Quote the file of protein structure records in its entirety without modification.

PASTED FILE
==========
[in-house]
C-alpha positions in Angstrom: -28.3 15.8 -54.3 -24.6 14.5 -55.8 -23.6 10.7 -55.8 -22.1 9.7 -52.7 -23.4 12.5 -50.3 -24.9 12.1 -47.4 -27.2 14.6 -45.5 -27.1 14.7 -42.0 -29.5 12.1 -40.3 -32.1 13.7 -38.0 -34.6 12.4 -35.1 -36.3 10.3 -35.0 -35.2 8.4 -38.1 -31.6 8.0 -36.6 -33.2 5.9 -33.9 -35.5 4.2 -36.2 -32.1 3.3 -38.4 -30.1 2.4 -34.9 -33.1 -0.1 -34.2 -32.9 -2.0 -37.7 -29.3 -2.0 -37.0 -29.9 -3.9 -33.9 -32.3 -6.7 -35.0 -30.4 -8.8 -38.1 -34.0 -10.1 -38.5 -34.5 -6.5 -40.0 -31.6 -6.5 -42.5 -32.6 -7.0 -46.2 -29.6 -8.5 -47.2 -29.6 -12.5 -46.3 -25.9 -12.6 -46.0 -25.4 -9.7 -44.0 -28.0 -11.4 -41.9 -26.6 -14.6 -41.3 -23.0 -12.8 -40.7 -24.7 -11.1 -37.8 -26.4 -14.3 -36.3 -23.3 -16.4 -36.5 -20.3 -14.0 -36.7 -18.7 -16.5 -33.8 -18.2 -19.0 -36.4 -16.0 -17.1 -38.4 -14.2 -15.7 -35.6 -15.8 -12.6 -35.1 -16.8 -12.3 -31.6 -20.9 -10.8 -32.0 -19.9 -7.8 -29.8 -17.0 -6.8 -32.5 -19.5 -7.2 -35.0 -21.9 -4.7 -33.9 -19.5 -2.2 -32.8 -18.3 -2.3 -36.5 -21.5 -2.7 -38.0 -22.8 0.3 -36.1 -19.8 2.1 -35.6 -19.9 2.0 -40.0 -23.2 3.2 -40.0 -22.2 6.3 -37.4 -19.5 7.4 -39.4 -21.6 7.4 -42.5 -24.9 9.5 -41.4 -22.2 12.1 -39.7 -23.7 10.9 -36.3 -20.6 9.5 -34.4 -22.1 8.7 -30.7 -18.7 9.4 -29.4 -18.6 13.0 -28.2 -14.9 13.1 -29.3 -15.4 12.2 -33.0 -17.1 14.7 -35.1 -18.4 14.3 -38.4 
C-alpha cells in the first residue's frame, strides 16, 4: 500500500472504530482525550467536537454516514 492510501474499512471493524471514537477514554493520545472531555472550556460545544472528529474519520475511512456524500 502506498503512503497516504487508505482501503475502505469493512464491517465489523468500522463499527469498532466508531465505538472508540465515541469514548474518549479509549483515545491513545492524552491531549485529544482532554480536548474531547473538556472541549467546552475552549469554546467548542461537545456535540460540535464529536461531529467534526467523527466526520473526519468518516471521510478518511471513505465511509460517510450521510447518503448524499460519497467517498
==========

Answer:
[in-house]
C-alpha positions in Angstrom: -28.3 15.8 -54.3 -24.6 14.5 -55.8 -23.6 10.7 -55.8 -22.1 9.7 -52.7 -23.4 12.5 -50.3 -24.9 12.1 -47.4 -27.2 14.6 -45.5 -27.1 14.7 -42.0 -29.5 12.1 -40.3 -32.1 13.7 -38.0 -34.6 12.4 -35.1 -36.3 10.3 -35.0 -35.2 8.4 -38.1 -31.6 8.0 -36.6 -33.2 5.9 -33.9 -35.5 4.2 -36.2 -32.1 3.3 -38.4 -30.1 2.4 -34.9 -33.1 -0.1 -34.2 -32.9 -2.0 -37.7 -29.3 -2.0 -37.0 -29.9 -3.9 -33.9 -32.3 -6.7 -35.0 -30.4 -8.8 -38.1 -34.0 -10.1 -38.5 -34.5 -6.5 -40.0 -31.6 -6.5 -42.5 -32.6 -7.0 -46.2 -29.6 -8.5 -47.2 -29.6 -12.5 -46.3 -25.9 -12.6 -46.0 -25.4 -9.7 -44.0 -28.0 -11.4 -41.9 -26.6 -14.6 -41.3 -23.0 -12.8 -40.7 -24.7 -11.1 -37.8 -26.4 -14.3 -36.3 -23.3 -16.4 -36.5 -20.3 -14.0 -36.7 -18.7 -16.5 -33.8 -18.2 -19.0 -36.4 -16.0 -17.1 -38.4 -14.2 -15.7 -35.6 -15.8 -12.6 -35.1 -16.8 -12.3 -31.6 -20.9 -10.8 -32.0 -19.9 -7.8 -29.8 -17.0 -6.8 -32.5 -19.5 -7.2 -35.0 -21.9 -4.7 -33.9 -19.5 -2.2 -32.8 -18.3 -2.3 -36.5 -21.5 -2.7 -38.0 -22.8 0.3 -36.1 -19.8 2.1 -35.6 -19.9 2.0 -40.0 -23.2 3.2 -40.0 -22.2 6.3 -37.4 -19.5 7.4 -39.4 -21.6 7.4 -42.5 -24.9 9.5 -41.4 -22.2 12.1 -39.7 -23.7 10.9 -36.3 -20.6 9.5 -34.4 -22.1 8.7 -30.7 -18.7 9.4 -29.4 -18.6 13.0 -28.2 -14.9 13.1 -29.3 -15.4 12.2 -33.0 -17.1 14.7 -35.1 -18.4 14.3 -38.4 
C-alpha cells in the first residue's frame, strides 16, 4: 500500500472504530482525550467536537454516514 492510501474499512471493524471514537477514554493520545472531555472550556460545544472528529474519520475511512456524500 502506498503512503497516504487508505482501503475502505469493512464491517465489523468500522463499527469498532466508531465505538472508540465515541469514548474518549479509549483515545491513545492524552491531549485529544482532554480536548474531547473538556472541549467546552475552549469554546467548542461537545456535540460540535464529536461531529467534526467523527466526520473526519468518516471521510478518511471513505465511509460517510450521510447518503448524499460519497467517498